It’s hard, sometimes, to get folks to realize that the Monster is – at least according to the law – disabled.
As I emphasize everywhere, and as most of us parents in this situation emphasize, the Monster is for all intents and purposes a “normal” child. He runs, he plays in the water, he can climb structures. He has full use of all of his senses, even if sometimes his voice is more the matter of shrieks and yelling.
And on the other hand, I’m also not going to go out of my way, generally, to have people see him as being disabled. No, he can’t do everything that a “normal” child his own age can do, but he’s getting there, slowly, at his own pace. He’s miles ahead of where he was a few years ago, and he has some emerging skills.
The real problem is that while I know that, most of the folks around us don’t. And, as several people I follow on Twitter have noted lately in interacting in public with others, especially with children who are on the verge of a meltdown… this developmental delay is wholly invisible.
Case in point – our morning ritual. Lately, the Monster has wanted to watch Sesame Street before camp. The problem is that he makes this decision right as it’s time to go outside to wait for his bus. (Sesame Street might, frankly, be a catch-all for whatever else he wants to be doing right that moment.) So, for the last few days, getting him out to the bus stop has largely been an exercise in restraining him through a partial meltdown to get him to the curb, with the best-attempt to get him to calm down before the bus arrives, since I’m not cruel enough to want to punish the kids and staff on the bus with my melting-down child. If I’m not successful before the bus arrives, its arrival usually at least helps to get him under control since he genuinely likes camp.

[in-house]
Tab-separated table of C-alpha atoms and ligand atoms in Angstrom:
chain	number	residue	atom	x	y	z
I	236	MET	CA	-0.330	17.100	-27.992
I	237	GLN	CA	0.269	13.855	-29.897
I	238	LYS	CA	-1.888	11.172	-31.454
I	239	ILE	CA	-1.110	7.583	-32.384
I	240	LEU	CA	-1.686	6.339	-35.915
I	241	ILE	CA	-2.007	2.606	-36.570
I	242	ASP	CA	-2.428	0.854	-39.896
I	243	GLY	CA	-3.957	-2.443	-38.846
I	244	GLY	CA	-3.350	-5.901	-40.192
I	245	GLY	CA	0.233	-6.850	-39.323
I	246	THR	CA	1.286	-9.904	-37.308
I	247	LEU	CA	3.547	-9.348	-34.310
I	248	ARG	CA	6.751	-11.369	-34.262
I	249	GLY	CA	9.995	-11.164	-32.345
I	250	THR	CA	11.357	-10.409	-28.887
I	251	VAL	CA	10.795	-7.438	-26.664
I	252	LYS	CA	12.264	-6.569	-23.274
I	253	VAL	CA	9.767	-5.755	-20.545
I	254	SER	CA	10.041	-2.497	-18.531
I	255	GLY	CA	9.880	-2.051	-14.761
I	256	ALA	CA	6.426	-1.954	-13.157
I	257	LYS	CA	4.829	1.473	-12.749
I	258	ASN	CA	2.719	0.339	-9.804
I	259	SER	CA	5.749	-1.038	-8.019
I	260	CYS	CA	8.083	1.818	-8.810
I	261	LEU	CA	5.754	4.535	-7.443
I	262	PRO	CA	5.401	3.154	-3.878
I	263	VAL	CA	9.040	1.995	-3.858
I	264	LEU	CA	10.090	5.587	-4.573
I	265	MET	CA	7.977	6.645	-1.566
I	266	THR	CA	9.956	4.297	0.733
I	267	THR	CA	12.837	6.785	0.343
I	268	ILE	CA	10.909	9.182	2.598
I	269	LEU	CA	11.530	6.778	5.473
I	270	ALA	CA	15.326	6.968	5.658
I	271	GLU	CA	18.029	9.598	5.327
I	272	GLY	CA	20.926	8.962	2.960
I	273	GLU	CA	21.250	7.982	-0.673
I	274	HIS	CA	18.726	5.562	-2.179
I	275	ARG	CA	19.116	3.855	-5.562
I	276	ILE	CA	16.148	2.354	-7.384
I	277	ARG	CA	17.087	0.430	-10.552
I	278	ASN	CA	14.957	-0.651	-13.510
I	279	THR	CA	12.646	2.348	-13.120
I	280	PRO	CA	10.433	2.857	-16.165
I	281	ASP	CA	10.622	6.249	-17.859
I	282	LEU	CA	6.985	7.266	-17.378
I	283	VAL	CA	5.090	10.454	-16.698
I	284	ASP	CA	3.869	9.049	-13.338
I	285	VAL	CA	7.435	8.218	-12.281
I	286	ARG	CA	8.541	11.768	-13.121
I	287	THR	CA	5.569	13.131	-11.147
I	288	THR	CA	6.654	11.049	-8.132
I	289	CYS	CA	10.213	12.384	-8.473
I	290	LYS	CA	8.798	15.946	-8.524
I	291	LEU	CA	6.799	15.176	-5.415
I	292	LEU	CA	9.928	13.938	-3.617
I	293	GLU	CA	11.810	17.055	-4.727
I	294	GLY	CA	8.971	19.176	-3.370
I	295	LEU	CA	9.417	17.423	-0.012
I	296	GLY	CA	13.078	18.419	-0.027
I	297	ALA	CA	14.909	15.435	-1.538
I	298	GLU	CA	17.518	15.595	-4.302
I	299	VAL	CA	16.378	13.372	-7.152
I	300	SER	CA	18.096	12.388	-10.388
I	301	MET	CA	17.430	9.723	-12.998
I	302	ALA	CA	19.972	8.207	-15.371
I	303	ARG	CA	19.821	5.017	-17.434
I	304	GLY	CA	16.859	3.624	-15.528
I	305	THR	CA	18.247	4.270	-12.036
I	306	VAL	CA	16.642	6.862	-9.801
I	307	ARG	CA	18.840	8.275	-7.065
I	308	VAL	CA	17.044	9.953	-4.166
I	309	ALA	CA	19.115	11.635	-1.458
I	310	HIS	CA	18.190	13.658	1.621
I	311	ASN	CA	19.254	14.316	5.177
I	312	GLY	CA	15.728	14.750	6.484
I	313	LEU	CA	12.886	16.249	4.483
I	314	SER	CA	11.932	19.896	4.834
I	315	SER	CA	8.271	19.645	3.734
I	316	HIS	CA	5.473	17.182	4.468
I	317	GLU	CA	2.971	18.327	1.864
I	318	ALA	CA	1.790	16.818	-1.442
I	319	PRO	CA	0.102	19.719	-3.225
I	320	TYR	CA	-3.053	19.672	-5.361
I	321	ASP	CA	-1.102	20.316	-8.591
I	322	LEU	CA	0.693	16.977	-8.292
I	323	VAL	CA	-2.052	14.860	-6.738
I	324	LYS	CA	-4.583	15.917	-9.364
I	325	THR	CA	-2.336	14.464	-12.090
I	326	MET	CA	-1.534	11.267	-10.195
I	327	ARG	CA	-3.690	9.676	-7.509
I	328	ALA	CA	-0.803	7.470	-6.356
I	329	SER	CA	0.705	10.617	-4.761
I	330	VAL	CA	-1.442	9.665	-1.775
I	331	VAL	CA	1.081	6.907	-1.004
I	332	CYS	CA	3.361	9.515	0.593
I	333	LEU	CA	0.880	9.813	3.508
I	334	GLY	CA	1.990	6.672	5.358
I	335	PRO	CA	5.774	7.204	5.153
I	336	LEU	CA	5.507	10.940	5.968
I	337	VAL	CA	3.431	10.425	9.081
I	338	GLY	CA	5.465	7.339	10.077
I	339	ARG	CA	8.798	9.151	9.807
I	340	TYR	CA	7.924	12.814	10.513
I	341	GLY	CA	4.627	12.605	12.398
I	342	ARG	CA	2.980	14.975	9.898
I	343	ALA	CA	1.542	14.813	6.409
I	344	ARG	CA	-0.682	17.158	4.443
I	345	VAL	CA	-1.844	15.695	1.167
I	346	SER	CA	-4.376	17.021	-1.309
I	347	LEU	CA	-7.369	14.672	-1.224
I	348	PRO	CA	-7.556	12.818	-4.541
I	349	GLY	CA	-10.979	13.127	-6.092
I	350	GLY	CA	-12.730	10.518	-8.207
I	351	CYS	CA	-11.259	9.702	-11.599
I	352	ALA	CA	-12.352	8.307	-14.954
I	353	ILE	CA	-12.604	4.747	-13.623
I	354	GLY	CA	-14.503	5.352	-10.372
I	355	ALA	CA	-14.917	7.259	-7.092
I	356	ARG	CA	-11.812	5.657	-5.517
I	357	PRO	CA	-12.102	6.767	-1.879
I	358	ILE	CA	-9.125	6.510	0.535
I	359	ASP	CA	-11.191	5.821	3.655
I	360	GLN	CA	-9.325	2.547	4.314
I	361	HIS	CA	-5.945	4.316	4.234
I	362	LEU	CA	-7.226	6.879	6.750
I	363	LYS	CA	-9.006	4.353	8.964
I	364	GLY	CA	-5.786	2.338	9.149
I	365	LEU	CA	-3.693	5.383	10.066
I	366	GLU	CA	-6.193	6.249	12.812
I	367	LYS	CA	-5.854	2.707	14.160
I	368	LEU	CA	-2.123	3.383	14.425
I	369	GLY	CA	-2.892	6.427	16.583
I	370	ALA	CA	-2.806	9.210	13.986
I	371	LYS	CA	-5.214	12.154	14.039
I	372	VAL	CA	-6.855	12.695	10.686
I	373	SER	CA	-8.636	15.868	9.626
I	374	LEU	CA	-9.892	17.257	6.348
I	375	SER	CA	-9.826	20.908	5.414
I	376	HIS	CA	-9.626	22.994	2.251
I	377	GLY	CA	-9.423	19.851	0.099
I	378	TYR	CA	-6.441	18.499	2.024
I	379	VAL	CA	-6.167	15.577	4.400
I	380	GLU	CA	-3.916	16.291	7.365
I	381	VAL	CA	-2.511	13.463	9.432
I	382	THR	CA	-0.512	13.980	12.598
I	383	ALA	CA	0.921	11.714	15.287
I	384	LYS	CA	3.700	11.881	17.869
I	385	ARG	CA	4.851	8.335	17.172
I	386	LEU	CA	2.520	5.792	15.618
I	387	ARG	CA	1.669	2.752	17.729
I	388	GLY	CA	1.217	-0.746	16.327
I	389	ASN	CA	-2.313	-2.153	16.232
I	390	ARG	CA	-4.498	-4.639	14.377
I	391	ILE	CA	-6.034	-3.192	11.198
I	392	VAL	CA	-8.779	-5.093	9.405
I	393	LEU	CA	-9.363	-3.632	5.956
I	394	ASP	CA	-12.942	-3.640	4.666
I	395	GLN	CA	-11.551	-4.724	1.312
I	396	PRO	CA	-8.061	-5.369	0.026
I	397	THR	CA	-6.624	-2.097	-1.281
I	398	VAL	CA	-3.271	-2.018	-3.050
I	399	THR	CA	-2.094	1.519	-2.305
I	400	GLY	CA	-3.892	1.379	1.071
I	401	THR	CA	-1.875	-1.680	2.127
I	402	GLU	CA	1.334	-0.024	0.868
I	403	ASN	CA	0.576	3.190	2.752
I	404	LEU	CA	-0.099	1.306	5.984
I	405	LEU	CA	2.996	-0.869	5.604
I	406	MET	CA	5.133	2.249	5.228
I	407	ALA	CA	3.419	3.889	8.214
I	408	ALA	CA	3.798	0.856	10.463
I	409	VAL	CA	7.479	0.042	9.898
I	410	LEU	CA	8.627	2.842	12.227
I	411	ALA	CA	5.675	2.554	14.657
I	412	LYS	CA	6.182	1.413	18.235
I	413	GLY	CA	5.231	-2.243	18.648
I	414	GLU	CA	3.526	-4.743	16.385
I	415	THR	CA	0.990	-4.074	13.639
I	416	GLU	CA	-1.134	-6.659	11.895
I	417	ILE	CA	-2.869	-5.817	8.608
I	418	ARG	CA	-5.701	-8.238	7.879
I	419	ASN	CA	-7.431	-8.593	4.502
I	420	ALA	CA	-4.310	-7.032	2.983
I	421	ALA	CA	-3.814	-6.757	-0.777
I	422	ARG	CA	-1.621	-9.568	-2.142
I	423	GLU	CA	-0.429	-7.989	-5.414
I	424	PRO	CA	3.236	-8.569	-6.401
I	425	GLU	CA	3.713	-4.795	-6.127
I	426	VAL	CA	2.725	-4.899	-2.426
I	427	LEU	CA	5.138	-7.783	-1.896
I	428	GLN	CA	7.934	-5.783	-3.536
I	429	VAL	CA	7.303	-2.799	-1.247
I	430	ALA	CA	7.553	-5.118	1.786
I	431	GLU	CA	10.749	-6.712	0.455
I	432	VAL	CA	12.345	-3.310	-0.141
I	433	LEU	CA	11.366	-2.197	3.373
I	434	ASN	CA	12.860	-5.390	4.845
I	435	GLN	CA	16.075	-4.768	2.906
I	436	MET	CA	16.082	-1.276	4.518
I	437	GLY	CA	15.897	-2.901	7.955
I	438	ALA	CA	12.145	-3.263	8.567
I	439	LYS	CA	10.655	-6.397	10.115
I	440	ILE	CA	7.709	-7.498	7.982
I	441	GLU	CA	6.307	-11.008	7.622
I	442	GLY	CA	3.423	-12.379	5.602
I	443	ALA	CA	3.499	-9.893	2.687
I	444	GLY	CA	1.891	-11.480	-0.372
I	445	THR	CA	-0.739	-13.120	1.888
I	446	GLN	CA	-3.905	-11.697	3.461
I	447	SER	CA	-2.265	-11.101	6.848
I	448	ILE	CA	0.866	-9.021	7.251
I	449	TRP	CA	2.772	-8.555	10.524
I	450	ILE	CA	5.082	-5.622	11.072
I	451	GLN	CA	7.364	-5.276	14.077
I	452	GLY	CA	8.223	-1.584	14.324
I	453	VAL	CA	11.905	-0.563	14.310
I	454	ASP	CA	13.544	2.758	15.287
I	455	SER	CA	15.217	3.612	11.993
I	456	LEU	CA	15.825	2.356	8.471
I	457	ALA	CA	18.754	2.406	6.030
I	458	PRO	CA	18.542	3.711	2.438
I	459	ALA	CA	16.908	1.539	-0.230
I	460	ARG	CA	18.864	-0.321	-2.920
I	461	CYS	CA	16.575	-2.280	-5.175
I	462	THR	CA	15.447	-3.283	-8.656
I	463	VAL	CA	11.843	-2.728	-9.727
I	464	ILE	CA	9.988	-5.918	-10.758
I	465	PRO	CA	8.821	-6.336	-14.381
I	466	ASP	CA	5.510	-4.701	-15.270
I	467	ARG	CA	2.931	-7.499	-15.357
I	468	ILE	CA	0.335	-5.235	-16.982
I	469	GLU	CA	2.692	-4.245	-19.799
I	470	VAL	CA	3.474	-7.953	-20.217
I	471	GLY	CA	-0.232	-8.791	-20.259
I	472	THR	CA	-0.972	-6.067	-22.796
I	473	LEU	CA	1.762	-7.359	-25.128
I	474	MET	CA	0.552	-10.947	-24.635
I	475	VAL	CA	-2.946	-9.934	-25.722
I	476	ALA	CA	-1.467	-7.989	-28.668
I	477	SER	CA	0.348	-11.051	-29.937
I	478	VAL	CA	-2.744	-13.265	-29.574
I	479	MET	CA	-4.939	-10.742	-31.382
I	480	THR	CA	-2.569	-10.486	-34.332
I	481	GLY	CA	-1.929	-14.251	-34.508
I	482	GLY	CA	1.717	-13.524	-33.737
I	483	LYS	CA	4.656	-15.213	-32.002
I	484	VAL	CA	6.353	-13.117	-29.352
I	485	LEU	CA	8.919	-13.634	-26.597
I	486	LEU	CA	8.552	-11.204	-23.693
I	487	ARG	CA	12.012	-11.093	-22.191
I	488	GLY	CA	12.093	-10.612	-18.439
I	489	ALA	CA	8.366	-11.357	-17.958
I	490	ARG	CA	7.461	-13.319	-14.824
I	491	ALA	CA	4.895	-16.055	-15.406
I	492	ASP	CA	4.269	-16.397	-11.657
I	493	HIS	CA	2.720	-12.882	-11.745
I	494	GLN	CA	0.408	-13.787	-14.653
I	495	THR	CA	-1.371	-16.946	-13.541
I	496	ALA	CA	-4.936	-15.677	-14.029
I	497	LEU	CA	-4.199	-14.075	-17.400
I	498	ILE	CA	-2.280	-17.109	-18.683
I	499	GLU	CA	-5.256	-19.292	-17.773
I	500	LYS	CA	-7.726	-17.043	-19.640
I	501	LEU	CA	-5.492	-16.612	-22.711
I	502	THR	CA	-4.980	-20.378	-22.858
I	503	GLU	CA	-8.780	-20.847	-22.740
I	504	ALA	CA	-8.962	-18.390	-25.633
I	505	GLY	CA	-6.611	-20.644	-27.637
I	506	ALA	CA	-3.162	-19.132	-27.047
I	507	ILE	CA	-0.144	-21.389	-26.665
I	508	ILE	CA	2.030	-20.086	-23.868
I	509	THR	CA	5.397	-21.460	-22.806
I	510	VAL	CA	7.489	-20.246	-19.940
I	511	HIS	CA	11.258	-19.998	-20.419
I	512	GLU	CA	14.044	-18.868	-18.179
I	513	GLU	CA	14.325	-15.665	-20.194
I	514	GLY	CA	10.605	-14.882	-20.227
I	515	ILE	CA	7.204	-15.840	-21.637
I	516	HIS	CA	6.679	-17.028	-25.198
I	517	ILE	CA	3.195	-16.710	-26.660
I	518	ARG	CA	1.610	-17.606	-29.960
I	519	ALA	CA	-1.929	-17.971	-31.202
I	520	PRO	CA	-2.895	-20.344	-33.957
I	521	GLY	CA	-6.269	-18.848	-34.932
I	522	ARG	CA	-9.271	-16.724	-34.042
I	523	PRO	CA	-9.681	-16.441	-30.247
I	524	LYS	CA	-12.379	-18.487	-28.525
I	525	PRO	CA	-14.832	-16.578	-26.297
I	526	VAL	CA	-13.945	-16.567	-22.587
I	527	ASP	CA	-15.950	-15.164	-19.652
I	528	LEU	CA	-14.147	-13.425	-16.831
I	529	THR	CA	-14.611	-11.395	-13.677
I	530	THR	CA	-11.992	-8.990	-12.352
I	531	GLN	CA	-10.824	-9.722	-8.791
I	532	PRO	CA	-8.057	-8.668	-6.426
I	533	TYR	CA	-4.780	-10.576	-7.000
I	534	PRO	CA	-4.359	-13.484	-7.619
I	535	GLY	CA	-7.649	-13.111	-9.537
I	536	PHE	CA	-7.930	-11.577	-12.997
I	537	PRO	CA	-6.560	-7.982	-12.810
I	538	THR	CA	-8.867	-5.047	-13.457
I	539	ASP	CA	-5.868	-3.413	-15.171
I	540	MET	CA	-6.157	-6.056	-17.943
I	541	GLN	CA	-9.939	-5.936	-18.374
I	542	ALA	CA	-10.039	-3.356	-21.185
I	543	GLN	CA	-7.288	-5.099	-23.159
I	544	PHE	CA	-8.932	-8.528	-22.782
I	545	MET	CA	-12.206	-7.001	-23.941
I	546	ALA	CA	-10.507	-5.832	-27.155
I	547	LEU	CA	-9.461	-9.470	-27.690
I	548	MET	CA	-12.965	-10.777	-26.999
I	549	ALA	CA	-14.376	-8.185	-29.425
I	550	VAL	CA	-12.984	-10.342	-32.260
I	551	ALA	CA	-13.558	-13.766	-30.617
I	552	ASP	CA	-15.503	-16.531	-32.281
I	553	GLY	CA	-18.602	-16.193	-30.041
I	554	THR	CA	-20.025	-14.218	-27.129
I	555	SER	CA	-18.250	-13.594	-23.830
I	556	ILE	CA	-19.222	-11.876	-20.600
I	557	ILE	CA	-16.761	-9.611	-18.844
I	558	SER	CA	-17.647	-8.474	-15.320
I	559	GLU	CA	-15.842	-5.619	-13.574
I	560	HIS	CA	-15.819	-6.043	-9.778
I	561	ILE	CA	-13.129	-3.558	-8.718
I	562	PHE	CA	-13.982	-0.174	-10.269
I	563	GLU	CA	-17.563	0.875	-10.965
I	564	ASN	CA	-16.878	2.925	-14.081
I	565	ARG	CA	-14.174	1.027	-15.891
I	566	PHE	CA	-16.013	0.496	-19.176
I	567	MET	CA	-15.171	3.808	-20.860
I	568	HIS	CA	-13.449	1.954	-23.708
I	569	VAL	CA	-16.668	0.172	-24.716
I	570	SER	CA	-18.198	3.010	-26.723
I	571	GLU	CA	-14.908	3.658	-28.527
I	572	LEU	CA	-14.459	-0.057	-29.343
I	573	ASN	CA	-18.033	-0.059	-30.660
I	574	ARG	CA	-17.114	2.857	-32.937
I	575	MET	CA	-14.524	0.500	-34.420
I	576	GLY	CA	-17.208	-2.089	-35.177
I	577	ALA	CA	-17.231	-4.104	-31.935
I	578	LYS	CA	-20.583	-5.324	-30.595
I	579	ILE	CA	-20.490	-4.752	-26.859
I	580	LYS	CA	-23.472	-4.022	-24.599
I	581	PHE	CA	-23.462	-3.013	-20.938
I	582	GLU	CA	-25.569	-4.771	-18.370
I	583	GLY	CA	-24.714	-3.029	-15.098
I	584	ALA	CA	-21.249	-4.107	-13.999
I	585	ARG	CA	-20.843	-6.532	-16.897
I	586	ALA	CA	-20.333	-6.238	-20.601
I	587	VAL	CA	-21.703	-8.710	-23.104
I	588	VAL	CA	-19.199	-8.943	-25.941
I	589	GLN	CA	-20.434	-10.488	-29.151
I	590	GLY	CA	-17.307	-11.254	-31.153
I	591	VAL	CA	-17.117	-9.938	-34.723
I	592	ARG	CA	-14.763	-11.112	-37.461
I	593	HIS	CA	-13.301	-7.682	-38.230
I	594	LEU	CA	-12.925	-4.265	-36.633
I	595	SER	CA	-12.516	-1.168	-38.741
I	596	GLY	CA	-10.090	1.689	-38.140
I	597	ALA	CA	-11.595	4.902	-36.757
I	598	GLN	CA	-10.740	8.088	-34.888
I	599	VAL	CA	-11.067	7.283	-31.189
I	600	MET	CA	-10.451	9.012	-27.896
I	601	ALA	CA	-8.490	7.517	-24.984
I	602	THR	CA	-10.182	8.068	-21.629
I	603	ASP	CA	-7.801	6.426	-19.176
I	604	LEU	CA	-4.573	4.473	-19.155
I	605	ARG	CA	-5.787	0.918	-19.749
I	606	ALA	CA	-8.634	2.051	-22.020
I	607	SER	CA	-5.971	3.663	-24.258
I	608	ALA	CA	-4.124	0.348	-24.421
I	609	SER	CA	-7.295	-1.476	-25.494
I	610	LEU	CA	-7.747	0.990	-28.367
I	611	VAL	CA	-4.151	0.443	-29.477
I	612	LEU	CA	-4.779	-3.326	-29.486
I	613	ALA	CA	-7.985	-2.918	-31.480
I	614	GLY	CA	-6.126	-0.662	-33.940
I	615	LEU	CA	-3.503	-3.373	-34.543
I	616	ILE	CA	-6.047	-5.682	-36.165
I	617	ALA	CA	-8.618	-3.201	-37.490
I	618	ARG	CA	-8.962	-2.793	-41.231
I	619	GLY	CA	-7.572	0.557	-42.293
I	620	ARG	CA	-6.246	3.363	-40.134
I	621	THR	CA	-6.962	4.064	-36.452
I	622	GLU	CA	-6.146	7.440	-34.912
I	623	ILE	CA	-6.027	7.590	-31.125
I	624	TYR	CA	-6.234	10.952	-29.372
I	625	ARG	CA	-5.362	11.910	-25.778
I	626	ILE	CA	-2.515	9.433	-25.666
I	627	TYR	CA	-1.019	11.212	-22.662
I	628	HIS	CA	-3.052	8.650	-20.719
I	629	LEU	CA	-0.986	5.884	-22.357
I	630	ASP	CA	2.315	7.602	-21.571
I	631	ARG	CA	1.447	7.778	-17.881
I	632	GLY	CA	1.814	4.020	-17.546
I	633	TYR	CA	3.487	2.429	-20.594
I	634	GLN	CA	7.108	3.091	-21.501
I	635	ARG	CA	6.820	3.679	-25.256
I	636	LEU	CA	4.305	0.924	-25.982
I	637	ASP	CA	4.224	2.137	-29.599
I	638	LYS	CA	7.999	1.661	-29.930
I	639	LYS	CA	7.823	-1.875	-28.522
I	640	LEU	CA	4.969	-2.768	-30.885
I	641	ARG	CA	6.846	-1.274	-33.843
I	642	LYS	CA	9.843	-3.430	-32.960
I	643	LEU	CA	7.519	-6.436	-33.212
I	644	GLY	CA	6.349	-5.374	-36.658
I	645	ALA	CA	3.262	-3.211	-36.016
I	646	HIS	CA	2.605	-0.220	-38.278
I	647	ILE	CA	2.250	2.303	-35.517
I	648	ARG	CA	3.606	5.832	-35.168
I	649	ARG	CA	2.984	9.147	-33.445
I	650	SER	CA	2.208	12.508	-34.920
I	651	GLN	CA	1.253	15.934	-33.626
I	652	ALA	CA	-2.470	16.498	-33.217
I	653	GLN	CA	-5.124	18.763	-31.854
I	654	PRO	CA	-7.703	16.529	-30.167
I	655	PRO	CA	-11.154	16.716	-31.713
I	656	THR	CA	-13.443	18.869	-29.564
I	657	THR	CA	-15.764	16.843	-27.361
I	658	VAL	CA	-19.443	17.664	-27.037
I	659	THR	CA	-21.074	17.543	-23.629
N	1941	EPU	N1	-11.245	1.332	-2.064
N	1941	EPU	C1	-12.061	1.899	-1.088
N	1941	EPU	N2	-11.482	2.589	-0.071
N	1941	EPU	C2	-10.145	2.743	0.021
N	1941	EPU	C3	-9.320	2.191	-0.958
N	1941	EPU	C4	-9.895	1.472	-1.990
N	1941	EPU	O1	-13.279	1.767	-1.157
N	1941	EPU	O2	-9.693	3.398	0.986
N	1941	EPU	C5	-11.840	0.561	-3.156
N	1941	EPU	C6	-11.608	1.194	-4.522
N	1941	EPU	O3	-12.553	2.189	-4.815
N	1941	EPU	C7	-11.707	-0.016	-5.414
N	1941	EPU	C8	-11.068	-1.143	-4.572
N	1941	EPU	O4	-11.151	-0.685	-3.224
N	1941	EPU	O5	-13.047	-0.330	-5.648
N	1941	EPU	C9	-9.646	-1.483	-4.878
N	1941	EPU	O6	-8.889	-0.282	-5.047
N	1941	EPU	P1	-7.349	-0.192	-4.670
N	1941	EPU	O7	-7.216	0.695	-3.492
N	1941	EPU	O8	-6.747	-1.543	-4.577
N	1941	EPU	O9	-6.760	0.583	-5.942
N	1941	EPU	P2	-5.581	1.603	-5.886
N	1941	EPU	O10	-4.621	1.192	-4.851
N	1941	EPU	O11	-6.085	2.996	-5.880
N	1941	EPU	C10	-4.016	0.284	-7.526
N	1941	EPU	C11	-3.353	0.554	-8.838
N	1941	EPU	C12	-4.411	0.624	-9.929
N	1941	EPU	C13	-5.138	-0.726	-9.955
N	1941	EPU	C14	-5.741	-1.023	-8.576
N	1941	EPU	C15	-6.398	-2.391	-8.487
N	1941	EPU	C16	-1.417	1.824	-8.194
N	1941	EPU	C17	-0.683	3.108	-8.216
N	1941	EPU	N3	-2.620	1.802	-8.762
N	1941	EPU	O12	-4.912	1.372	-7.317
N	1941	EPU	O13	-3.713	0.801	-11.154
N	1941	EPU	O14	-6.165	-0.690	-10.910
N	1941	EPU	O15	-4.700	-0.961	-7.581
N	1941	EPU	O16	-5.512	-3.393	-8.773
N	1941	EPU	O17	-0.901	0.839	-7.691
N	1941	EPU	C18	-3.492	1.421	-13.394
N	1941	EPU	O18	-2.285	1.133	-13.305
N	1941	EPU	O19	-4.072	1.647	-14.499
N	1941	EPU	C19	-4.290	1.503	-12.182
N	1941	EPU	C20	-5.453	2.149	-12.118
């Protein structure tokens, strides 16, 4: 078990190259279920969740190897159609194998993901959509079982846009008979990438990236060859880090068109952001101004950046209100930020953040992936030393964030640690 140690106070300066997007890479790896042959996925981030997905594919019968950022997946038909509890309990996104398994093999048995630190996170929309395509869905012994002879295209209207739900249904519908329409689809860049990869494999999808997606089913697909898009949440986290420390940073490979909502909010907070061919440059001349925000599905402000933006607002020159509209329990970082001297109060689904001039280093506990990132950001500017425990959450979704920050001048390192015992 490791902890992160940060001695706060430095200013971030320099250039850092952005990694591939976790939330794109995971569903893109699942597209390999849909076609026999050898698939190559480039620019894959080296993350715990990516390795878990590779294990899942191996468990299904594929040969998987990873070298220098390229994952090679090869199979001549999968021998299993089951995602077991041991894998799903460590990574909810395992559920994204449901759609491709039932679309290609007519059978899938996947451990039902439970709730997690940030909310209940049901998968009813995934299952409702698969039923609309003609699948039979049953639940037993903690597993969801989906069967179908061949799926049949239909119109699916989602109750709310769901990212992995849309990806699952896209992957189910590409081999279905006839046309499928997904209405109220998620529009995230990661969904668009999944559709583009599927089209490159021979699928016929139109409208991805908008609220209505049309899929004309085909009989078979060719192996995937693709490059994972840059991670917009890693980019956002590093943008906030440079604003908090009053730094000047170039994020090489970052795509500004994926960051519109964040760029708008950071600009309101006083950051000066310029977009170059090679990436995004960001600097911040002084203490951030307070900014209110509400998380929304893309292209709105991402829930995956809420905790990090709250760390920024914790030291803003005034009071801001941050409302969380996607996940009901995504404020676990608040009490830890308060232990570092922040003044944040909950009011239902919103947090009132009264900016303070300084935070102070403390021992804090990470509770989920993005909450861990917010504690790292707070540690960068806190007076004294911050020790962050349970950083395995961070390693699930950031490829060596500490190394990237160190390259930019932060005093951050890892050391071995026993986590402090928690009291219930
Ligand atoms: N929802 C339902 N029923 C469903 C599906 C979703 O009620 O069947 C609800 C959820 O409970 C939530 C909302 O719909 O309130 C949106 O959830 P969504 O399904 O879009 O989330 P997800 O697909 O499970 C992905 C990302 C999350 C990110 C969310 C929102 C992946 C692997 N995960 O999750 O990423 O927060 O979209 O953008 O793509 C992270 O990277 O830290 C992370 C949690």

However, this week, the house across the way from us is having some work done, which means there’s been contractors out of doors as the weather permits. Today they were putting up scaffolding to work on the chimney, which faces us. These contractors don’t know us, so from the looks this morning, I can tell exactly what they were thinking – why is this child screaming, and why can’t his father get him under control.
The real problem isn’t explaining to folks that the child has Autism, or having something so there’s no real look of pity/contempt at what’s going on. The real problem is trying to explain to others what Autism means, how it colors their reactions to, and interactions with, the world, and hoping that said person cares enough to let that understanding affect their outlook. It’s when other people allow themselves to care that Autism will stop being invisible…